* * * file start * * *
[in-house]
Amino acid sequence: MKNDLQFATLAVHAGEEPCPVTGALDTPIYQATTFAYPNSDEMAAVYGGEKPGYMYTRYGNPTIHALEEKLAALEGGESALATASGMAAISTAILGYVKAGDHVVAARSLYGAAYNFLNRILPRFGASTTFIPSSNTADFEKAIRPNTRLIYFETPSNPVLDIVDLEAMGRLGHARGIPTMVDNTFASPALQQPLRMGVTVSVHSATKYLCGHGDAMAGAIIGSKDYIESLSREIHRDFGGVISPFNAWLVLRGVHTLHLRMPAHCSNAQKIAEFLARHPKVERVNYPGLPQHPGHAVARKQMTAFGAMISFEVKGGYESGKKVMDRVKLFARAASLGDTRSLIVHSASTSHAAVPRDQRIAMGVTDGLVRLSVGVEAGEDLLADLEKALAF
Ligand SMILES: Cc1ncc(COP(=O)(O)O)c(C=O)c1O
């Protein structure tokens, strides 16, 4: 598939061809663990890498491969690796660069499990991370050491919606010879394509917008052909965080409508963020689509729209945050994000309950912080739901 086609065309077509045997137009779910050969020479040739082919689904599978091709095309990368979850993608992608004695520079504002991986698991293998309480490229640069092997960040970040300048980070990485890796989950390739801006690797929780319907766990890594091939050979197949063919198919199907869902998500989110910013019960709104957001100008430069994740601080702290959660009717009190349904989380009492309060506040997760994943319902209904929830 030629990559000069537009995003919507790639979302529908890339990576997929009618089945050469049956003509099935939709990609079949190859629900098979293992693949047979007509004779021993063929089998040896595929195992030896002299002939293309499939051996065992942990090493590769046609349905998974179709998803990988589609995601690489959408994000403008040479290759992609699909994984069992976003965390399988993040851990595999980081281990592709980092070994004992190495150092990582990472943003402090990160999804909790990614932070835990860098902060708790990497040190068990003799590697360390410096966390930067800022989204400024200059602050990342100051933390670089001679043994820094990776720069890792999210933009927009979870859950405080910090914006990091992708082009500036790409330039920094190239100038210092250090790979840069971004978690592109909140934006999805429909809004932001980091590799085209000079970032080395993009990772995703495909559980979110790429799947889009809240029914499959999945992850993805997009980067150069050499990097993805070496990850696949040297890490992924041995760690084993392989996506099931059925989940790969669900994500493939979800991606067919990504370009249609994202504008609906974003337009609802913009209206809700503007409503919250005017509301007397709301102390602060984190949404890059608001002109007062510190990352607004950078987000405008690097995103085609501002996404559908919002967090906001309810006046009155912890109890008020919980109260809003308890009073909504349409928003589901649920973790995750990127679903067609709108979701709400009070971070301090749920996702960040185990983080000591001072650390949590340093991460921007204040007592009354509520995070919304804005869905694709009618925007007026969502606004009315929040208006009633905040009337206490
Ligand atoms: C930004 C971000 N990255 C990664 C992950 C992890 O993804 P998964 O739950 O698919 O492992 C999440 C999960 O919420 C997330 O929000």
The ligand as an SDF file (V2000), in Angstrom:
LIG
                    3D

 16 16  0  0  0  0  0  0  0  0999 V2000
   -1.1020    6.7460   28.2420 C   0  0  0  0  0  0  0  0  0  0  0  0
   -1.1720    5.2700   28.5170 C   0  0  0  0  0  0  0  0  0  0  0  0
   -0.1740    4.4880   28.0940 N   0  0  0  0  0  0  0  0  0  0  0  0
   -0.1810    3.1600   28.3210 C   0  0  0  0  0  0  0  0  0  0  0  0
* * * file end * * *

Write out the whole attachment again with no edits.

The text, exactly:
[in-house]
Amino acid sequence: MKNDLQFATLAVHAGEEPCPVTGALDTPIYQATTFAYPNSDEMAAVYGGEKPGYMYTRYGNPTIHALEEKLAALEGGESALATASGMAAISTAILGYVKAGDHVVAARSLYGAAYNFLNRILPRFGASTTFIPSSNTADFEKAIRPNTRLIYFETPSNPVLDIVDLEAMGRLGHARGIPTMVDNTFASPALQQPLRMGVTVSVHSATKYLCGHGDAMAGAIIGSKDYIESLSREIHRDFGGVISPFNAWLVLRGVHTLHLRMPAHCSNAQKIAEFLARHPKVERVNYPGLPQHPGHAVARKQMTAFGAMISFEVKGGYESGKKVMDRVKLFARAASLGDTRSLIVHSASTSHAAVPRDQRIAMGVTDGLVRLSVGVEAGEDLLADLEKALAF
Ligand SMILES: Cc1ncc(COP(=O)(O)O)c(C=O)c1O
């Protein structure tokens, strides 16, 4: 598939061809663990890498491969690796660069499990991370050491919606010879394509917008052909965080409508963020689509729209945050994000309950912080739901 086609065309077509045997137009779910050969020479040739082919689904599978091709095309990368979850993608992608004695520079504002991986698991293998309480490229640069092997960040970040300048980070990485890796989950390739801006690797929780319907766990890594091939050979197949063919198919199907869902998500989110910013019960709104957001100008430069994740601080702290959660009717009190349904989380009492309060506040997760994943319902209904929830 030629990559000069537009995003919507790639979302529908890339990576997929009618089945050469049956003509099935939709990609079949190859629900098979293992693949047979007509004779021993063929089998040896595929195992030896002299002939293309499939051996065992942990090493590769046609349905998974179709998803990988589609995601690489959408994000403008040479290759992609699909994984069992976003965390399988993040851990595999980081281990592709980092070994004992190495150092990582990472943003402090990160999804909790990614932070835990860098902060708790990497040190068990003799590697360390410096966390930067800022989204400024200059602050990342100051933390670089001679043994820094990776720069890792999210933009927009979870859950405080910090914006990091992708082009500036790409330039920094190239100038210092250090790979840069971004978690592109909140934006999805429909809004932001980091590799085209000079970032080395993009990772995703495909559980979110790429799947889009809240029914499959999945992850993805997009980067150069050499990097993805070496990850696949040297890490992924041995760690084993392989996506099931059925989940790969669900994500493939979800991606067919990504370009249609994202504008609906974003337009609802913009209206809700503007409503919250005017509301007397709301102390602060984190949404890059608001002109007062510190990352607004950078987000405008690097995103085609501002996404559908919002967090906001309810006046009155912890109890008020919980109260809003308890009073909504349409928003589901649920973790995750990127679903067609709108979701709400009070971070301090749920996702960040185990983080000591001072650390949590340093991460921007204040007592009354509520995070919304804005869905694709009618925007007026969502606004009315929040208006009633905040009337206490
Ligand atoms: C930004 C971000 N990255 C990664 C992950 C992890 O993804 P998964 O739950 O698919 O492992 C999440 C999960 O919420 C997330 O929000």
The ligand as an SDF file (V2000), in Angstrom:
LIG
                    3D

 16 16  0  0  0  0  0  0  0  0999 V2000
   -1.1020    6.7460   28.2420 C   0  0  0  0  0  0  0  0  0  0  0  0
   -1.1720    5.2700   28.5170 C   0  0  0  0  0  0  0  0  0  0  0  0
   -0.1740    4.4880   28.0940 N   0  0  0  0  0  0  0  0  0  0  0  0
   -0.1810    3.1600   28.3210 C   0  0  0  0  0  0  0  0  0  0  0  0